The Cantigas de Santa Maria ("Canticles of Holy Mary") are manuscripts written in Galician-Portuguese, with musical notation, during the reign of Alfonso X El Sabio (1221–1284) and are one of the largest collections of monophonic (solo) songs from the Middle Ages. All of the songs at least mention the Virgin Mary, and every 10th is a religious hymn. Some of the manuscripts containing this music also contain colored miniatures showing pairs of musicians playing a wide variety of instruments.
The Cantigas are written in Galician-Portuguese, the lyrical language of Castile at the time. The Cantigas are composed of 420 poems, 356 of which are in a narrative format relating to Marian miracles; the rest of them, except an introduction and two prologues, are of lore or involve Marian festivities. The Cantigas depict the Virgin Mary in a very humanized way, often having her play a role in earthly episodes.
The authors are unknown, even if several studies indicate that Galician poet Airas Nunes might well have been the author of a large part of them. King Alfonso X — named as Affonso in the Cantigas — is also believed to be an author of some of them as he refers himself in first person. Support for this theory can be found in the prologue of the Cantigas. Also, many sources credit Alfonso owing to his influence on other works within the poetic tradition, including his introduction on religious song. Although King Alfonso X's authorship is debatable, his influence is not. While the other major works that came out of Alfonso's workshops, including histories and other prose texts, were in Castilian, the Cantigas are in Galician-Portuguese, and reflect the popularity in the Castilian court of other poetic corpuses such as the cantigas d'amigo and cantigas d'amor.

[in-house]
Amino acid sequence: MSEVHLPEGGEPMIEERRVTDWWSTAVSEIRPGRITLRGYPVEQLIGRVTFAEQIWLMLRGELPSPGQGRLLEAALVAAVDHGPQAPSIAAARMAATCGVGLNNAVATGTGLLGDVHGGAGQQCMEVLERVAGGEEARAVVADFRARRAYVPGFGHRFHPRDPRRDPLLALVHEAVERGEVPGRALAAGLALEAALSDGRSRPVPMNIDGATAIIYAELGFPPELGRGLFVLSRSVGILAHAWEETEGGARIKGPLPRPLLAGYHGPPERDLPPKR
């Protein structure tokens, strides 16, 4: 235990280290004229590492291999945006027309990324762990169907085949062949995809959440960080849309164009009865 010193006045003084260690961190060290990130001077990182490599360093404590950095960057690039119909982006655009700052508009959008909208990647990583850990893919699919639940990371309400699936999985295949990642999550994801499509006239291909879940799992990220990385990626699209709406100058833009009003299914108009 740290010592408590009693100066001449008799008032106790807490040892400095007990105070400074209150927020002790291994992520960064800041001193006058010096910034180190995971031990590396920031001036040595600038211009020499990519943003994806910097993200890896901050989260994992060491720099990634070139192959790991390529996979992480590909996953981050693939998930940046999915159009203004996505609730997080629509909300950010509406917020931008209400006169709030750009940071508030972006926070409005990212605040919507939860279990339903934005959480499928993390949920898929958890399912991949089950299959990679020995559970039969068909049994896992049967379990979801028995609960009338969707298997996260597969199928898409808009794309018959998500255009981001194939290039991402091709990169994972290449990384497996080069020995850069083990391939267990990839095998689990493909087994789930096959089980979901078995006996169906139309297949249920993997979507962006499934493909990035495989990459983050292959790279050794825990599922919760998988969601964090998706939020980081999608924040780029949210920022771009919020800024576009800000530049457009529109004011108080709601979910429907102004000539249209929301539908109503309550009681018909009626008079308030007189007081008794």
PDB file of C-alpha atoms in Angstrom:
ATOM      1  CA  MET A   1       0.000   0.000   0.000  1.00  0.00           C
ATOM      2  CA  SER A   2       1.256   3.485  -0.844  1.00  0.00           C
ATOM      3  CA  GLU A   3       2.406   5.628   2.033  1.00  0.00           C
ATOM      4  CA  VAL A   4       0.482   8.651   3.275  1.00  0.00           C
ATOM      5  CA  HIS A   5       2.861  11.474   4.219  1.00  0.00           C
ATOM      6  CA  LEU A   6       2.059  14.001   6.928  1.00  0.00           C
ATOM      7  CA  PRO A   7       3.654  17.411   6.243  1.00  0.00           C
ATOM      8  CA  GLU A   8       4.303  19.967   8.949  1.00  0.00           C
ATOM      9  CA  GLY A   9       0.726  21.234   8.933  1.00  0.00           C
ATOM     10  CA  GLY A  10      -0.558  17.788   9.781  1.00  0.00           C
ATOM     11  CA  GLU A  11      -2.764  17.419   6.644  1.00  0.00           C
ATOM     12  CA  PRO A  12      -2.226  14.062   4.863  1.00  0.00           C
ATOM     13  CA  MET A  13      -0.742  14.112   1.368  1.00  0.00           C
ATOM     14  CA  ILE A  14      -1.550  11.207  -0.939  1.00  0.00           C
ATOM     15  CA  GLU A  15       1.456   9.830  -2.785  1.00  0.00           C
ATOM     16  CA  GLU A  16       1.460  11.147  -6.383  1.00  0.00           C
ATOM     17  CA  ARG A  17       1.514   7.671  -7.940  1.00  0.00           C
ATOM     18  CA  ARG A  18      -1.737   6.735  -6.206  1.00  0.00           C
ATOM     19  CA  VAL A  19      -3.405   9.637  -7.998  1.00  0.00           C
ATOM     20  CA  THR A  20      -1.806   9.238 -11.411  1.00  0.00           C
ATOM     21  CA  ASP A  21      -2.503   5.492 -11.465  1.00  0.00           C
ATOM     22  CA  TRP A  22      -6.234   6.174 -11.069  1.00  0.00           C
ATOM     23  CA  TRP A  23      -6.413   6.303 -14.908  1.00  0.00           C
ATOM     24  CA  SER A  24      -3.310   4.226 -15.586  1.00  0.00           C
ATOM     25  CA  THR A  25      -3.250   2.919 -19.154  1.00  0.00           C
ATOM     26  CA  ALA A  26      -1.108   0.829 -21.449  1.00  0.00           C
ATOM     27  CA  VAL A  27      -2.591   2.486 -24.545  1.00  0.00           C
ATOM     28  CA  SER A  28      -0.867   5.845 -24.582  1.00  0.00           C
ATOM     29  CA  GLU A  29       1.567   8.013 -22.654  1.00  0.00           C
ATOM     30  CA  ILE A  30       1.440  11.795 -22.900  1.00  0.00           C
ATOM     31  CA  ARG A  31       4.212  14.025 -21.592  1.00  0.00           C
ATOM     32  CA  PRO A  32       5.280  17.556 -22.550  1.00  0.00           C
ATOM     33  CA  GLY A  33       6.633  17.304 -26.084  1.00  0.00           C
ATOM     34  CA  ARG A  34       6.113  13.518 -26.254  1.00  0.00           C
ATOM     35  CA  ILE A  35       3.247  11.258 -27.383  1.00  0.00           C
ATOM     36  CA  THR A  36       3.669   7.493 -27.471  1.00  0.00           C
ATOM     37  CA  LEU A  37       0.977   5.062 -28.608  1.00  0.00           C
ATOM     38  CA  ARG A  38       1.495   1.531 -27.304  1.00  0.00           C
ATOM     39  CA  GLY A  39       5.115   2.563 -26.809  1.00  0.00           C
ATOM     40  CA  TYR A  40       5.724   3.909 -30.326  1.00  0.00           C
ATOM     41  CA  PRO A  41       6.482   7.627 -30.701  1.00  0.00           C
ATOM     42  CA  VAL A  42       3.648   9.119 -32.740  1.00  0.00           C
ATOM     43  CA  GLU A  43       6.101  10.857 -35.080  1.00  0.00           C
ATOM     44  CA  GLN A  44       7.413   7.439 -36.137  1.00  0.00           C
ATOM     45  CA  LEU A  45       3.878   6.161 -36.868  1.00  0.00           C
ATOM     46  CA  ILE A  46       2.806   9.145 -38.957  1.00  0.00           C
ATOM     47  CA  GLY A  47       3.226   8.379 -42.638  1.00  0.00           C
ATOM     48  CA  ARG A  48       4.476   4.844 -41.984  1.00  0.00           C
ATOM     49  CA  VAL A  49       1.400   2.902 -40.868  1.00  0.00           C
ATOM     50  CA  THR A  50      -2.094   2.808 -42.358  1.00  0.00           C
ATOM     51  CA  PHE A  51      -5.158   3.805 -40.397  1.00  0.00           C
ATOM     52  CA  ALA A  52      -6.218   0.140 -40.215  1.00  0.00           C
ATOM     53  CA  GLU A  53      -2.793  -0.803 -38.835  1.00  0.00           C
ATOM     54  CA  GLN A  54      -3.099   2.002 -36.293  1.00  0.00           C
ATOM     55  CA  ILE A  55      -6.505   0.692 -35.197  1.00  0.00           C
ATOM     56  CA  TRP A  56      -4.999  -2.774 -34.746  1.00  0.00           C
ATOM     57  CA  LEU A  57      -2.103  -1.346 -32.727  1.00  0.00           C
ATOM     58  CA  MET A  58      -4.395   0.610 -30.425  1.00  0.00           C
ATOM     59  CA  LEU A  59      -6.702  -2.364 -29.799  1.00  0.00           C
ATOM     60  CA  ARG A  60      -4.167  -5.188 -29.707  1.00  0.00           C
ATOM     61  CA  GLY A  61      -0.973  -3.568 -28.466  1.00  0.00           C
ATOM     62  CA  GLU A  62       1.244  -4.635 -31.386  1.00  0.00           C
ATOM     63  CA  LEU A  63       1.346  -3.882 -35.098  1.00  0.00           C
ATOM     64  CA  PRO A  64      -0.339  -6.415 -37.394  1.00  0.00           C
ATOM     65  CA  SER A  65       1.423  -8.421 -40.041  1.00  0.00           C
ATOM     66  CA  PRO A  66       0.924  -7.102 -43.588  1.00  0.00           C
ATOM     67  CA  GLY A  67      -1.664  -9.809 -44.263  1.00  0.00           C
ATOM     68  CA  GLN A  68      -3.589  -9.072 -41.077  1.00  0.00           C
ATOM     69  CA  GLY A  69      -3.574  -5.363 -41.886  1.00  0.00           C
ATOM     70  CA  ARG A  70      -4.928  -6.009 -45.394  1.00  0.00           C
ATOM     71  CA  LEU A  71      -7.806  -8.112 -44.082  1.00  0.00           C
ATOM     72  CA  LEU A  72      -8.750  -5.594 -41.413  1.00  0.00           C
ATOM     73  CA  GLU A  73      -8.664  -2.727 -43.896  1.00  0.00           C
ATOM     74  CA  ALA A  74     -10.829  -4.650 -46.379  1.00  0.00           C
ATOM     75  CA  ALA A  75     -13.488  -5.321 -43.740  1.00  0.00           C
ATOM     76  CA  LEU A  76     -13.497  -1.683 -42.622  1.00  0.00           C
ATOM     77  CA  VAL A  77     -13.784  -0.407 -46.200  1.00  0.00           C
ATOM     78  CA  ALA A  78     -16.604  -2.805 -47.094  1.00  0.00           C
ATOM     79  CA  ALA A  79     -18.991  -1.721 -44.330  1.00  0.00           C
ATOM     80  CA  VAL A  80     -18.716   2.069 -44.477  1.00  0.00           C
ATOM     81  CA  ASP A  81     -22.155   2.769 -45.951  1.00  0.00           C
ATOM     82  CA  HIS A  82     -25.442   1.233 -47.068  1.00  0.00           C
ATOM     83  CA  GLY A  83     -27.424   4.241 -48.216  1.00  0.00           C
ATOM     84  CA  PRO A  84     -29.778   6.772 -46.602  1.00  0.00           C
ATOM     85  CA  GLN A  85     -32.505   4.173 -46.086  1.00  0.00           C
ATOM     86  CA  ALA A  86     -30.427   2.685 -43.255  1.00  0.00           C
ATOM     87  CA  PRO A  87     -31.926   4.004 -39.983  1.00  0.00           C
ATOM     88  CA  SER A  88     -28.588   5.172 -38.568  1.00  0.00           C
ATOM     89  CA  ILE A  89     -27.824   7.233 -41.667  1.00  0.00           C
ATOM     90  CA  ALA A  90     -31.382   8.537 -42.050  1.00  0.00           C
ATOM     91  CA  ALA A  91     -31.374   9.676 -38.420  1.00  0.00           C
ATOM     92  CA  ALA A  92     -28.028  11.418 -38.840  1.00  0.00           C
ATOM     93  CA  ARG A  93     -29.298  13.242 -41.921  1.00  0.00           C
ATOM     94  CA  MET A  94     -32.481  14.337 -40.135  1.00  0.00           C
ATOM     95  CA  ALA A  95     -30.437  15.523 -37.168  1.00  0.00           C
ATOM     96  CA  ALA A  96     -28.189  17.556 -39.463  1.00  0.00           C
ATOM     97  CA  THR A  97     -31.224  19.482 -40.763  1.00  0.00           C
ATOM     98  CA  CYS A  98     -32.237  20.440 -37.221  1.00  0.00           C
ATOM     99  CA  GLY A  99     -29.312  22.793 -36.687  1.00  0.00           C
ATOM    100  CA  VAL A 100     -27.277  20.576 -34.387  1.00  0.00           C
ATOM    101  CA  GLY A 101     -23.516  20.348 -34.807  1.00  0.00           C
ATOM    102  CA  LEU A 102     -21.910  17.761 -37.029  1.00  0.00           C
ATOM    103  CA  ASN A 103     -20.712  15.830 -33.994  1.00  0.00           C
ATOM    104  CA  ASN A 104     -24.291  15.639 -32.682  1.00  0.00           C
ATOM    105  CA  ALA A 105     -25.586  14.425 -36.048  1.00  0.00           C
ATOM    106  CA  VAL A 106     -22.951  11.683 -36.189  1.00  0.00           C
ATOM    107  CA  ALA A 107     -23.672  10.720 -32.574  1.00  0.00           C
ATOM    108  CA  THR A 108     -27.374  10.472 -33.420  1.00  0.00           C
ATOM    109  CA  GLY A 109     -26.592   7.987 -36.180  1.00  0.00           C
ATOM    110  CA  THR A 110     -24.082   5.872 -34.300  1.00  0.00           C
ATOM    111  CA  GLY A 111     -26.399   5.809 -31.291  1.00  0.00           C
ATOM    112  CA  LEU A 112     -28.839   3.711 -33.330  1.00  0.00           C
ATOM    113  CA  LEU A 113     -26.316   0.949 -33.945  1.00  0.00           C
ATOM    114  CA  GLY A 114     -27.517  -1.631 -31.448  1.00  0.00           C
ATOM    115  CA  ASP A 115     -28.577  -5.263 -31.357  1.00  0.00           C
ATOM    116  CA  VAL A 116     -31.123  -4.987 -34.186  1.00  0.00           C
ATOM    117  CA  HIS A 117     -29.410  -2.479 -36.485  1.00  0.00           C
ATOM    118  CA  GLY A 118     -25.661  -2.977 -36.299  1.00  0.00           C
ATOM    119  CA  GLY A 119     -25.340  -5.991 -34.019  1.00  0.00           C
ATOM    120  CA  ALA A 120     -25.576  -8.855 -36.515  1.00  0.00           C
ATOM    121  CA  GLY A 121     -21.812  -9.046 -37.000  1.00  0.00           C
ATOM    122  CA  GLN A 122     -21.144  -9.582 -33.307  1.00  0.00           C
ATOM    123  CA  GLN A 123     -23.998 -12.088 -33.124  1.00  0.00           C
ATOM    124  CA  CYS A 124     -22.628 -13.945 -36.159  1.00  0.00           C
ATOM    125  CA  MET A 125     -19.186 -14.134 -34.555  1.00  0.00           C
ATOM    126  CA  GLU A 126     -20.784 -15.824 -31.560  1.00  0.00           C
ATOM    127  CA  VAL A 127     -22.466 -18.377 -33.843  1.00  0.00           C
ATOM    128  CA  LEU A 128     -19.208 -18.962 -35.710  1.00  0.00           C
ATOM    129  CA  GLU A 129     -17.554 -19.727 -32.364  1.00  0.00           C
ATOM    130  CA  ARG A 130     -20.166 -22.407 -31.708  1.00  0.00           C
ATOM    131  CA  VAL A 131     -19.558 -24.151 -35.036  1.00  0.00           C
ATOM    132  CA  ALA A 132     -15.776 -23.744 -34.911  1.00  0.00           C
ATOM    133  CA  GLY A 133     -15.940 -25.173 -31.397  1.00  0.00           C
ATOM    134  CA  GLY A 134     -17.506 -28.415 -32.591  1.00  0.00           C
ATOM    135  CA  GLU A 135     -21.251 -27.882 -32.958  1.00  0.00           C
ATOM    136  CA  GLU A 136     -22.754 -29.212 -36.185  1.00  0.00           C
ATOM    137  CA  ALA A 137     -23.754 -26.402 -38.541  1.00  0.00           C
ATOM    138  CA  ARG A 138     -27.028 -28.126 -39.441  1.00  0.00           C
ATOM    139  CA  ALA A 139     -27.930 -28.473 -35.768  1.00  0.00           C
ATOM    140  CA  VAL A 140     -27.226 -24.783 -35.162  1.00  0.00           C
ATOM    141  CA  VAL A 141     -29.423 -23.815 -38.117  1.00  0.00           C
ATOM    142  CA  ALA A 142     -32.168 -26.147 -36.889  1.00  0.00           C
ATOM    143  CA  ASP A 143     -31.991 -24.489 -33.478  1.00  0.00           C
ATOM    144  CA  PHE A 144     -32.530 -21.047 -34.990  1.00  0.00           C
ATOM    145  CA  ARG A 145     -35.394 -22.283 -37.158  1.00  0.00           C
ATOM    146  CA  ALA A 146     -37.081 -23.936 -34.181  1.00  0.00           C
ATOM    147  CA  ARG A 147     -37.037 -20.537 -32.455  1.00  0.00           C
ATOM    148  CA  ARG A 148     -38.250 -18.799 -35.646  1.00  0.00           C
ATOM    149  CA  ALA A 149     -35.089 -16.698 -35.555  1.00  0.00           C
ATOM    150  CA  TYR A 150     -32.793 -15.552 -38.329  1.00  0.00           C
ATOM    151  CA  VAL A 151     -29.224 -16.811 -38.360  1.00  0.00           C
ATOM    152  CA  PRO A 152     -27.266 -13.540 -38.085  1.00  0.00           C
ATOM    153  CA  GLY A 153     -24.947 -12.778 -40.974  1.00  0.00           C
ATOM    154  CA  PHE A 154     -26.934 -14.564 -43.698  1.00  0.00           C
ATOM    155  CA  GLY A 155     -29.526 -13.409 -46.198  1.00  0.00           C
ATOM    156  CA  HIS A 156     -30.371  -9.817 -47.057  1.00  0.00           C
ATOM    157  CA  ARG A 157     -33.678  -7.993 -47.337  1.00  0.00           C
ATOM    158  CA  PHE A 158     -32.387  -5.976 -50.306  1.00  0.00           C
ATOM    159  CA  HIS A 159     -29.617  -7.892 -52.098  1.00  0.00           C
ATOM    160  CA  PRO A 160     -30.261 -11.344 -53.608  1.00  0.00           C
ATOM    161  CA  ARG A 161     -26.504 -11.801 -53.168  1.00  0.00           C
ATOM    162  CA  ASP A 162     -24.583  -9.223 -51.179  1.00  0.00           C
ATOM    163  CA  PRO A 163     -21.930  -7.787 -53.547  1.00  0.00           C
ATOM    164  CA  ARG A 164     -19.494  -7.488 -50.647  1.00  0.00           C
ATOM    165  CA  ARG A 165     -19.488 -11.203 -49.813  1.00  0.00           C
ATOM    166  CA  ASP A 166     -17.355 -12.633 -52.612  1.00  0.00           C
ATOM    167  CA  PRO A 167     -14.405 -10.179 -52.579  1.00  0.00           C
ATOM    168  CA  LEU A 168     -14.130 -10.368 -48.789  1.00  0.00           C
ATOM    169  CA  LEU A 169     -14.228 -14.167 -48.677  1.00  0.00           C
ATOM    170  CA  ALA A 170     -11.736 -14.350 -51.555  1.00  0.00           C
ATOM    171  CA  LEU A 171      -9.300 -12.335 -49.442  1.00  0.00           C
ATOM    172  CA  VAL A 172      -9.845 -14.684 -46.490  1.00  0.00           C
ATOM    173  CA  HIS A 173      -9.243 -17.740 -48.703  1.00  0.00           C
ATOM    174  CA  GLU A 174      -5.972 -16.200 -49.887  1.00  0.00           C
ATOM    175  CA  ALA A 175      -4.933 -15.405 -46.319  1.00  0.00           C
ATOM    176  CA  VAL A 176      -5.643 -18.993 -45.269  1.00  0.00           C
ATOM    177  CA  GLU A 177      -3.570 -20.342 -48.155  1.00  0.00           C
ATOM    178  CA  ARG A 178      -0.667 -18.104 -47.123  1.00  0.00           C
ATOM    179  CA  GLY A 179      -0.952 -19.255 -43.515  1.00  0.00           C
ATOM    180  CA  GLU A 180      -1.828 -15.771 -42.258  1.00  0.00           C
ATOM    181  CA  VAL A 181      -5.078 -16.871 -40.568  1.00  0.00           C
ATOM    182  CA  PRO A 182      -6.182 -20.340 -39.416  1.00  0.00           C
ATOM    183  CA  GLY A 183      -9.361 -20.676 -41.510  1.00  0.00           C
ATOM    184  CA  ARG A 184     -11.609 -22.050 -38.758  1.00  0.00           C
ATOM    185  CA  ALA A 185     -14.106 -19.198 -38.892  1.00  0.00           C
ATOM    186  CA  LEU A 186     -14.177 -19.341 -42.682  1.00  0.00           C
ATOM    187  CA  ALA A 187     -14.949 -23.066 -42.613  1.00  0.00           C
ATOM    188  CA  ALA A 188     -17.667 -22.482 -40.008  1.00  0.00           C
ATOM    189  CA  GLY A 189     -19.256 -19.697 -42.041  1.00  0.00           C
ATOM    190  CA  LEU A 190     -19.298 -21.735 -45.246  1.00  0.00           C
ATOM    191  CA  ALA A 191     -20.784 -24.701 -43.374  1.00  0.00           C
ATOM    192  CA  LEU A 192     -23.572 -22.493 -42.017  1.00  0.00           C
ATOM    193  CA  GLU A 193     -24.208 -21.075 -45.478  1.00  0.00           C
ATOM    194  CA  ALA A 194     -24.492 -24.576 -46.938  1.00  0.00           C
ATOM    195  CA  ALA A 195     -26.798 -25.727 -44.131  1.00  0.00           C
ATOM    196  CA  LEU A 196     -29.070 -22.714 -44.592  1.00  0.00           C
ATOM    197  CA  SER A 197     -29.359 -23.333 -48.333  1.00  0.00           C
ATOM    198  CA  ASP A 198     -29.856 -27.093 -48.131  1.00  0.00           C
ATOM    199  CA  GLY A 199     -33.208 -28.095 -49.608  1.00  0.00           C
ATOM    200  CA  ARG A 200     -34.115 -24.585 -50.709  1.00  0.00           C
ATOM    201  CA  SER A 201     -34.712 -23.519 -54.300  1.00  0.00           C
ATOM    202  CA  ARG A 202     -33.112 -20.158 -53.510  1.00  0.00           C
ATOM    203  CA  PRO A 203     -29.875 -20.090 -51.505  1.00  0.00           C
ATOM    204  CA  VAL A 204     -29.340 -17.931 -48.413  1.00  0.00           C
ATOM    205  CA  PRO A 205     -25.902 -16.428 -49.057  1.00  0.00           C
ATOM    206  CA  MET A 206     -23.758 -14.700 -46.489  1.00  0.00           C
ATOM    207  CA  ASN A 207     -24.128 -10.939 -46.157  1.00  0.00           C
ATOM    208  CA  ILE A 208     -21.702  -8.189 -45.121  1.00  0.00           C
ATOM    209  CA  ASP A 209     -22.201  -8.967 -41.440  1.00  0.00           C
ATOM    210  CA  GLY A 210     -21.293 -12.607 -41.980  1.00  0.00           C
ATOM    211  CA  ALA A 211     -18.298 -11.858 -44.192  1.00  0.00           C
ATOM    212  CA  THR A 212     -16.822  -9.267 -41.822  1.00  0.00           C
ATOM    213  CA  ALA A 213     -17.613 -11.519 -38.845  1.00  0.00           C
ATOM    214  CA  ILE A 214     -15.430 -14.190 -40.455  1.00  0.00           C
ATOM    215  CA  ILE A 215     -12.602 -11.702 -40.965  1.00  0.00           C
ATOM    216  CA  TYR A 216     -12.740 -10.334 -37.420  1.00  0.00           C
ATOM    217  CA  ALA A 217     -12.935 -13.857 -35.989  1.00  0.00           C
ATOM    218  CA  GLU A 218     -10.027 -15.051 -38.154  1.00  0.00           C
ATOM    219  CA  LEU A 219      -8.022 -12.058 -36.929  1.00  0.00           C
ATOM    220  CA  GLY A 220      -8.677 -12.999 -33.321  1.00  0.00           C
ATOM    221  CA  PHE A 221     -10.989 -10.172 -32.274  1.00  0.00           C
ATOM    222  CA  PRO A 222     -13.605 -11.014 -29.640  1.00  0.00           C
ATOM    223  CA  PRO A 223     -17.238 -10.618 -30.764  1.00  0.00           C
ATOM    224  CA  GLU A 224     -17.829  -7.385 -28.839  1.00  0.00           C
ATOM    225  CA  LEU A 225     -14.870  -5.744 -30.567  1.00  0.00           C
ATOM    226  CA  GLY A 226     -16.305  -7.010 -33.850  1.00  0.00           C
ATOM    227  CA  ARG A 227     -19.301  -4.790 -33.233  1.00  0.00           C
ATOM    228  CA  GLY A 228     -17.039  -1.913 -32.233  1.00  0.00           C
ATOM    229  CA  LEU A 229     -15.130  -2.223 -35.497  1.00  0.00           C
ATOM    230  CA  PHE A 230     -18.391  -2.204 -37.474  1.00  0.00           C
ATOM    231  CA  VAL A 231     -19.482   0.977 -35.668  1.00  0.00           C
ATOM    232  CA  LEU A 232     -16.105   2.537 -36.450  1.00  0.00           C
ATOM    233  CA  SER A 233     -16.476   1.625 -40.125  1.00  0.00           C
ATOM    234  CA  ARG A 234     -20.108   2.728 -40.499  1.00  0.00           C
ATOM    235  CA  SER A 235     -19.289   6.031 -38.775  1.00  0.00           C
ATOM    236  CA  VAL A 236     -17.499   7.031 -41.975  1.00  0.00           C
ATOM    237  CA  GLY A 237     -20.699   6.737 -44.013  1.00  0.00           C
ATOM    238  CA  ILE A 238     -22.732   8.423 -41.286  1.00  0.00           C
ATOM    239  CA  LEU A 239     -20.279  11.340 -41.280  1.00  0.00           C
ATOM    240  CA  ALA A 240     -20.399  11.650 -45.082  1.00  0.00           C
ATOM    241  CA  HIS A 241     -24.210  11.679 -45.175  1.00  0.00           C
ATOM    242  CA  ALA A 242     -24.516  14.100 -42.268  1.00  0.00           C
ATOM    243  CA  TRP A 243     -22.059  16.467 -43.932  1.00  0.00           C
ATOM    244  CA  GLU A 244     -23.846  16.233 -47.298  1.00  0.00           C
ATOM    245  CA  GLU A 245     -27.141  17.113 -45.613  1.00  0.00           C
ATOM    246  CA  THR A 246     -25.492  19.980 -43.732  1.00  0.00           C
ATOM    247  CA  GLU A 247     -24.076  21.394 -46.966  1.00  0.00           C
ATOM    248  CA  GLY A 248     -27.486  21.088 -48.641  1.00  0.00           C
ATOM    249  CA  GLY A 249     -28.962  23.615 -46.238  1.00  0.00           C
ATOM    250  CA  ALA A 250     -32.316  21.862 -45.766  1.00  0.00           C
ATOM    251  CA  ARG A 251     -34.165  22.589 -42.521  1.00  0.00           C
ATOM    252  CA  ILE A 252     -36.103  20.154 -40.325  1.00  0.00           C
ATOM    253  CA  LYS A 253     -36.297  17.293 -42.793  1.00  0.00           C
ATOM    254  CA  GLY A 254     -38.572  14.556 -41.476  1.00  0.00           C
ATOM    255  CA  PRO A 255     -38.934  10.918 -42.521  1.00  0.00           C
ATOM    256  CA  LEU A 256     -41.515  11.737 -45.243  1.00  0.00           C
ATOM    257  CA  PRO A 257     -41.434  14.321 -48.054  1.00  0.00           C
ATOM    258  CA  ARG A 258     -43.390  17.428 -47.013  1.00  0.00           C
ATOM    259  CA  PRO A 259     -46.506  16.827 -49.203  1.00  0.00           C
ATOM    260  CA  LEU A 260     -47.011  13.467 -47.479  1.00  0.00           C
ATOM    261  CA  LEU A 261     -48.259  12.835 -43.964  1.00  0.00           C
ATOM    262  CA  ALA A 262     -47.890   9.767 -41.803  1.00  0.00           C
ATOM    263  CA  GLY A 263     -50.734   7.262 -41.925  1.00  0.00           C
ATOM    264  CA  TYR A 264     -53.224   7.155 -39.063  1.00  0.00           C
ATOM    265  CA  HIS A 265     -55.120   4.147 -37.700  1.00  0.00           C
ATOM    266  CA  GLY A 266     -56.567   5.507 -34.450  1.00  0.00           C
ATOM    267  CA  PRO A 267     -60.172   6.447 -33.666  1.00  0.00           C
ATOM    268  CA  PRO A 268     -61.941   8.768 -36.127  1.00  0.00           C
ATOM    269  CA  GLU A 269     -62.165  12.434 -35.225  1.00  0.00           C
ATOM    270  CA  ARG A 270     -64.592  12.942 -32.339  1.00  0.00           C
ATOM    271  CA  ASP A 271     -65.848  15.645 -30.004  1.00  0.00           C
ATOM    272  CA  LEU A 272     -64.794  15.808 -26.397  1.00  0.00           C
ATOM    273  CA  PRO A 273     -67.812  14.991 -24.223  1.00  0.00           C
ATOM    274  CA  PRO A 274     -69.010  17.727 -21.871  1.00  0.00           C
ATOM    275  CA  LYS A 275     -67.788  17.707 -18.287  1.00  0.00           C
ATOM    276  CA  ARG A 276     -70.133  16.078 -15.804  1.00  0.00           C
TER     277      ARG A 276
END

The metrics are extraordinarily diverse: 280 different formats for the 420 Cantigas. The most common are the virelai and the rondeau. The length of the lines varies between two and 24 syllables. The narrative voice in many of the songs describes an erotic relationship, in the troubadour fashion, with the Divine. According to 2000 publishings by scholar Manuel Pedro Ferreira the models for the Cantigas might actually be something different than a traditional French rondeau. He calls the format for some of the Cantigas the "Andalusian rondeau" which has a structure of AB/BB/AB.
The music is written in notation which is similar to that used for chant, but also contains some information about the length of the notes. Several transcriptions exist. The Cantigas are frequently recorded and performed by Early Music groups, and quite a few CDs featuring music from the Cantigas are available.
The Cantigas are preserved in four manuscripts: To (codice de Toledo, T, F (codice de Florencia) and E (codice de los musicos). E is currently held in El Escorial and contains the largest number of Cantigas (400+); it contains no less than 41 carefully detailed miniatures and many illuminated letters. To, from Toledo, is the earliest of the manucripts and contains the smallest number of songs (126). Although it is not illustrated, it is richly decorated with pen flourished initials, and great care has been taken over its construction. The T and FFlorence manuscripts are sister volumes. T contains just under 200 cantigas which roughly correspond in order to the first two hundred in E, each song is illustrated with either 6 or 12 miniatures that depict scenes from the cantiga. F follows the same format but has only 109 cantigas. These are the same as those found in the second half of E, however they are presented here in a radically different order. F was never finished, and so no music was ever added. Only the empty staves display the intention to add musical notation to the codice at a later date. It is generally thought that the codices were constructed during Alfonso's lifetime, To perhaps in the 1270s, and T/F and E in the early 1280s up until the time of his death in 1284.
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